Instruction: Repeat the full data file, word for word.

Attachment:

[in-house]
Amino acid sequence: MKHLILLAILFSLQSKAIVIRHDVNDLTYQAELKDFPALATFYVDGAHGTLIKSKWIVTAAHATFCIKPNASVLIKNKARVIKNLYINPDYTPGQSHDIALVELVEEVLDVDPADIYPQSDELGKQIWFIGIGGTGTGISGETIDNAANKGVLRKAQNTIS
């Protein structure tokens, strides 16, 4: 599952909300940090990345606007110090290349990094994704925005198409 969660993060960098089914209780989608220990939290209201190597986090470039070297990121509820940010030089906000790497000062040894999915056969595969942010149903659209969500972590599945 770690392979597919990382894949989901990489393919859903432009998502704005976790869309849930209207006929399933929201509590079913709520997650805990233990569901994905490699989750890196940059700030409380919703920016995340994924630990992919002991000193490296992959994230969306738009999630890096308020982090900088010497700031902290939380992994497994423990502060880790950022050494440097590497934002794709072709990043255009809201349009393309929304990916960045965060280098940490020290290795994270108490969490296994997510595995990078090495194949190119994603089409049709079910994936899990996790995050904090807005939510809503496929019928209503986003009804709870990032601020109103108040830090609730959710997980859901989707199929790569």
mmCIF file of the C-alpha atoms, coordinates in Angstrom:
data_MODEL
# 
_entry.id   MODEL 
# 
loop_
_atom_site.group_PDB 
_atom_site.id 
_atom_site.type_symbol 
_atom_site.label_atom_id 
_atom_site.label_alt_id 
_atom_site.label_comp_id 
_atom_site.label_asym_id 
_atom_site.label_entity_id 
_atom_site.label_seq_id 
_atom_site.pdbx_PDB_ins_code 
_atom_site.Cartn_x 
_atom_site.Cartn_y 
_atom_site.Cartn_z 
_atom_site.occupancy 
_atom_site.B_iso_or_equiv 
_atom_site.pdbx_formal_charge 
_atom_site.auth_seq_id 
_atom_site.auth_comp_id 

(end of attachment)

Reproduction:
[in-house]
Amino acid sequence: MKHLILLAILFSLQSKAIVIRHDVNDLTYQAELKDFPALATFYVDGAHGTLIKSKWIVTAAHATFCIKPNASVLIKNKARVIKNLYINPDYTPGQSHDIALVELVEEVLDVDPADIYPQSDELGKQIWFIGIGGTGTGISGETIDNAANKGVLRKAQNTIS
């Protein structure tokens, strides 16, 4: 599952909300940090990345606007110090290349990094994704925005198409 969660993060960098089914209780989608220990939290209201190597986090470039070297990121509820940010030089906000790497000062040894999915056969595969942010149903659209969500972590599945 770690392979597919990382894949989901990489393919859903432009998502704005976790869309849930209207006929399933929201509590079913709520997650805990233990569901994905490699989750890196940059700030409380919703920016995340994924630990992919002991000193490296992959994230969306738009999630890096308020982090900088010497700031902290939380992994497994423990502060880790950022050494440097590497934002794709072709990043255009809201349009393309929304990916960045965060280098940490020290290795994270108490969490296994997510595995990078090495194949190119994603089409049709079910994936899990996790995050904090807005939510809503496929019928209503986003009804709870990032601020109103108040830090609730959710997980859901989707199929790569």
mmCIF file of the C-alpha atoms, coordinates in Angstrom:
data_MODEL
# 
_entry.id   MODEL 
# 
loop_
_atom_site.group_PDB 
_atom_site.id 
_atom_site.type_symbol 
_atom_site.label_atom_id 
_atom_site.label_alt_id 
_atom_site.label_comp_id 
_atom_site.label_asym_id 
_atom_site.label_entity_id 
_atom_site.label_seq_id 
_atom_site.pdbx_PDB_ins_code 
_atom_site.Cartn_x 
_atom_site.Cartn_y 
_atom_site.Cartn_z 
_atom_site.occupancy 
_atom_site.B_iso_or_equiv 
_atom_site.pdbx_formal_charge 
_atom_site.auth_seq_id 
_atom_site.auth_comp_id 